Research indicates that the double jeopardy of exposure to environmental hazards combined with place-based stressors is associated with maternal and child health (MCH) disparities.
Our aim is to present evidence that individual-level and place-based psychosocial stressors may compromise host resistance such that environmental pollutants would have adverse health effects at relatively lower doses, thus partially explaining MCH disparities, particularly poor birth outcomes. Allostatic load may be a physiologic mechanism behind the moderation of the toxic effect of environmental pollutants by social stressors. We propose a conceptual framework for holistic approaches to future MCH research that elucidates the interplay of psychosocial stressors and environmental hazards in order to better explain drivers of MCH disparities.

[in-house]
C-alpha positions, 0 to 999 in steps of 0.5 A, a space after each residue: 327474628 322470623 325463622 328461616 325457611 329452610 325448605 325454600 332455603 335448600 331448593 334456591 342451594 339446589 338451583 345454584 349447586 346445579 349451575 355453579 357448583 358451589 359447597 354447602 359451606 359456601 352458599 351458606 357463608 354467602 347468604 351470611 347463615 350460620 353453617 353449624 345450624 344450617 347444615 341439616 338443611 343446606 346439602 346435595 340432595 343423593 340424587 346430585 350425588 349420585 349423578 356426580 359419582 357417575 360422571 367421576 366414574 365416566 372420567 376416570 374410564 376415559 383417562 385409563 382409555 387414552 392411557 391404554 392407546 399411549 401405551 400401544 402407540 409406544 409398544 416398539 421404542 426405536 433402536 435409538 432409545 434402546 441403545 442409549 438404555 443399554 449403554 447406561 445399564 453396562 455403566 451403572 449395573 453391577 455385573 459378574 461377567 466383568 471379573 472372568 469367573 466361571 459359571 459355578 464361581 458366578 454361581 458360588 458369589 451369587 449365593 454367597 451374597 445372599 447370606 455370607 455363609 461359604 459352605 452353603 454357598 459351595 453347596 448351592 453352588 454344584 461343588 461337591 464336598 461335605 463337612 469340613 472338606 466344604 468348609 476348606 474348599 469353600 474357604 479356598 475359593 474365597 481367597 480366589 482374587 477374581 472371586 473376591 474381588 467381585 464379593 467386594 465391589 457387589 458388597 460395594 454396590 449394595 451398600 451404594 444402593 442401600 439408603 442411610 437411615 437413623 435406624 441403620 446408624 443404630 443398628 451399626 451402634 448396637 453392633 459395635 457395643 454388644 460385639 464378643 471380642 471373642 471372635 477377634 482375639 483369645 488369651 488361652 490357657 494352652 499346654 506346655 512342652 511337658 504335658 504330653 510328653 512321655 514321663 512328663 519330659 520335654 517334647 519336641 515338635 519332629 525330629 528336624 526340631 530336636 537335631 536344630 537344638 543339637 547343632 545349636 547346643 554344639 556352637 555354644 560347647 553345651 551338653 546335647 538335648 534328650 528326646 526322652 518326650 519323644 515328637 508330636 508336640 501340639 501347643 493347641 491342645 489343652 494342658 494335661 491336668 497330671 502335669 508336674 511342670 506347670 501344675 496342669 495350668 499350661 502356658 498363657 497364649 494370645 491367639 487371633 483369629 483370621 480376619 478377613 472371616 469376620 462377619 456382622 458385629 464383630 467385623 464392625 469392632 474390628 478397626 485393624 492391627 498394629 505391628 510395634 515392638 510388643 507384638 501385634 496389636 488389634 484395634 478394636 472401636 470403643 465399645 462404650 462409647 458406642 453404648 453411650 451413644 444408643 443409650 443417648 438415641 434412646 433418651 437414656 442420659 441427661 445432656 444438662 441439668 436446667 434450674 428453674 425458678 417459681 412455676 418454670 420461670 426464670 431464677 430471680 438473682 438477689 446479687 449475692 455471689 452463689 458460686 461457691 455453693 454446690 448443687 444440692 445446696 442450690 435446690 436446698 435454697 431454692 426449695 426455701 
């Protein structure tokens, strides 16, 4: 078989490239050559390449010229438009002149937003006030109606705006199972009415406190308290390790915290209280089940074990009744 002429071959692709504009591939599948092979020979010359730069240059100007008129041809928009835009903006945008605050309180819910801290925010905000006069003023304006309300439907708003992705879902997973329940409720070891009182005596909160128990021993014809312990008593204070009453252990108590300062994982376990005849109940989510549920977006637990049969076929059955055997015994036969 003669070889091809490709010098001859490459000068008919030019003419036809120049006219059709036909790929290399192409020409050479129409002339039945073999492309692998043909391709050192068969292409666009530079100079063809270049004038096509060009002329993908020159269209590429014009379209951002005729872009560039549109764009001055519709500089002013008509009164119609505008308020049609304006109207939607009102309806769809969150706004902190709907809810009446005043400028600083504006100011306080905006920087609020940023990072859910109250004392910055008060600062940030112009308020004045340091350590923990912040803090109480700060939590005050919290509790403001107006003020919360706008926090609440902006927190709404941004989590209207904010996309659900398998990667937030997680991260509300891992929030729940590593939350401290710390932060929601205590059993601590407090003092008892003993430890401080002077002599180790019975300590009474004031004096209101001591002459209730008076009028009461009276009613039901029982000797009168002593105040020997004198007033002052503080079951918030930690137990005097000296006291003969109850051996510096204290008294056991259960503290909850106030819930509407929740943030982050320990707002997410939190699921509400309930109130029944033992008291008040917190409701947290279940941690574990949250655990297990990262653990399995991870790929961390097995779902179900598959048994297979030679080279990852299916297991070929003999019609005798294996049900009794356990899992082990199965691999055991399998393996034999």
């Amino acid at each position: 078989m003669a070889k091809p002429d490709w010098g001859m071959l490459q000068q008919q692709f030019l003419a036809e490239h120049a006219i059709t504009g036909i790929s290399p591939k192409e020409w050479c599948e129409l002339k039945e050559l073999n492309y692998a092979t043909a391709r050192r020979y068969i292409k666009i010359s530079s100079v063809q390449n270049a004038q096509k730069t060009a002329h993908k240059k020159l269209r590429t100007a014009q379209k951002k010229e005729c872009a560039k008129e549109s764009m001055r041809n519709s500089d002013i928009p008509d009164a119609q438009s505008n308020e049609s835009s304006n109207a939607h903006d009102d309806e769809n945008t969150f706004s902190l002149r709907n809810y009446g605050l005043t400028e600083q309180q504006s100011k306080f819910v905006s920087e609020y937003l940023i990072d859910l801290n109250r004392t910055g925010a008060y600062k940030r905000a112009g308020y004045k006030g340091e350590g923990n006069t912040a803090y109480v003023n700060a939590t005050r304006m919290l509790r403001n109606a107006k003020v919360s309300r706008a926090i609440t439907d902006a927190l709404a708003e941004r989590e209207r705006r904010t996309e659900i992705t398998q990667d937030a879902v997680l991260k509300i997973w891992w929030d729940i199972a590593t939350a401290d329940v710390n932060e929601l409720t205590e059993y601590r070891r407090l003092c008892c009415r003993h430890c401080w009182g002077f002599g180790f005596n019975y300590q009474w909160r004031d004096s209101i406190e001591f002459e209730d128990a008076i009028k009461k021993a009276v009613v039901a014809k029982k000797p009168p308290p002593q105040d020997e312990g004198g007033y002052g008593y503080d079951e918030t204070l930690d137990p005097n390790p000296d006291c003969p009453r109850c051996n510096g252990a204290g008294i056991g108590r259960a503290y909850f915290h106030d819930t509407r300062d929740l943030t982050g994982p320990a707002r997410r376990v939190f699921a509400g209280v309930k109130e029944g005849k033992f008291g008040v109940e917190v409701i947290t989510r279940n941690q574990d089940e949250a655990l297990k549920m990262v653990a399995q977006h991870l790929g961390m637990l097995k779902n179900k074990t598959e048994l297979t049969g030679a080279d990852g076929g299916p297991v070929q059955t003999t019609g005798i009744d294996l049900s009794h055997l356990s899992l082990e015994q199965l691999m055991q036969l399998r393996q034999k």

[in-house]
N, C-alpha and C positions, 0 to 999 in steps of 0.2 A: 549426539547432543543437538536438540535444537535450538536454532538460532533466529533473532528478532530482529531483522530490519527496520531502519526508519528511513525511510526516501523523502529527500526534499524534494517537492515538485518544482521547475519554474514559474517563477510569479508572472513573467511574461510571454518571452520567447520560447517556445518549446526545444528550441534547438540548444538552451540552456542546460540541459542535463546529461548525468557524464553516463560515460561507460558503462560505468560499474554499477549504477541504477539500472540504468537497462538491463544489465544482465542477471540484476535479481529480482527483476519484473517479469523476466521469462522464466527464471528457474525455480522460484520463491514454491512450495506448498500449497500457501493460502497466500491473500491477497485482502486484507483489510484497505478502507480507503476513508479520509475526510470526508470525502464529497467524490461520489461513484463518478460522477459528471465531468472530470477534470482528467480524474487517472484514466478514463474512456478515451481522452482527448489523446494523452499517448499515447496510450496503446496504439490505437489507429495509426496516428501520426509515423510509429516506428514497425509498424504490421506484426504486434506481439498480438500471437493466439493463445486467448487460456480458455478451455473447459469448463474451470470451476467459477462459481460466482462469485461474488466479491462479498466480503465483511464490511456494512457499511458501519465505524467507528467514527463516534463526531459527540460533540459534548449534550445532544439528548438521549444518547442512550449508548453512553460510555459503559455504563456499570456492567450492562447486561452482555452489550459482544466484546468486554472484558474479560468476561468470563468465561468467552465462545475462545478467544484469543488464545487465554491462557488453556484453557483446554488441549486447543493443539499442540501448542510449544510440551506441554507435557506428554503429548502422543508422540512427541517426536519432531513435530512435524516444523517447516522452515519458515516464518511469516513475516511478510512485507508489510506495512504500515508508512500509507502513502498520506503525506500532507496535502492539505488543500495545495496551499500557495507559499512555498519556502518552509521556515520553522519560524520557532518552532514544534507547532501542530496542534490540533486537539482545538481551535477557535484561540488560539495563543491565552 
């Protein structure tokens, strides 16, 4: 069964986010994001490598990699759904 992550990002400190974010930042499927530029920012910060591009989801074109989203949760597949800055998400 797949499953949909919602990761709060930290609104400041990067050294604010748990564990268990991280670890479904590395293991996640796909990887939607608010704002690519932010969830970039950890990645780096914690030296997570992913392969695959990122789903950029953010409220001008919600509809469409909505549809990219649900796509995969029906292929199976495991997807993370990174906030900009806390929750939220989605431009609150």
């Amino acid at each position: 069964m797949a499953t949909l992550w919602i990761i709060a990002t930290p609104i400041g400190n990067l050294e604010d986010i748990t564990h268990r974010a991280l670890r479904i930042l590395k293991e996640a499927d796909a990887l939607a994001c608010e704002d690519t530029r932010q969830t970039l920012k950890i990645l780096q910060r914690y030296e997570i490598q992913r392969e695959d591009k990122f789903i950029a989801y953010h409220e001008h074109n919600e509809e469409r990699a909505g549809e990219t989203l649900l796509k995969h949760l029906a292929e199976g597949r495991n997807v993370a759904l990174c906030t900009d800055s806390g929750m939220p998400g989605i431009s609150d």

Given the complexity of the link between environmental factors and MCH disparities, a holistic approach to future MCH research that seeks to untangle the double jeopardy of chronic stressors and environmental hazard exposures could help elucidate how the interplay of these factors shapes persistent racial and economic disparities in MCH.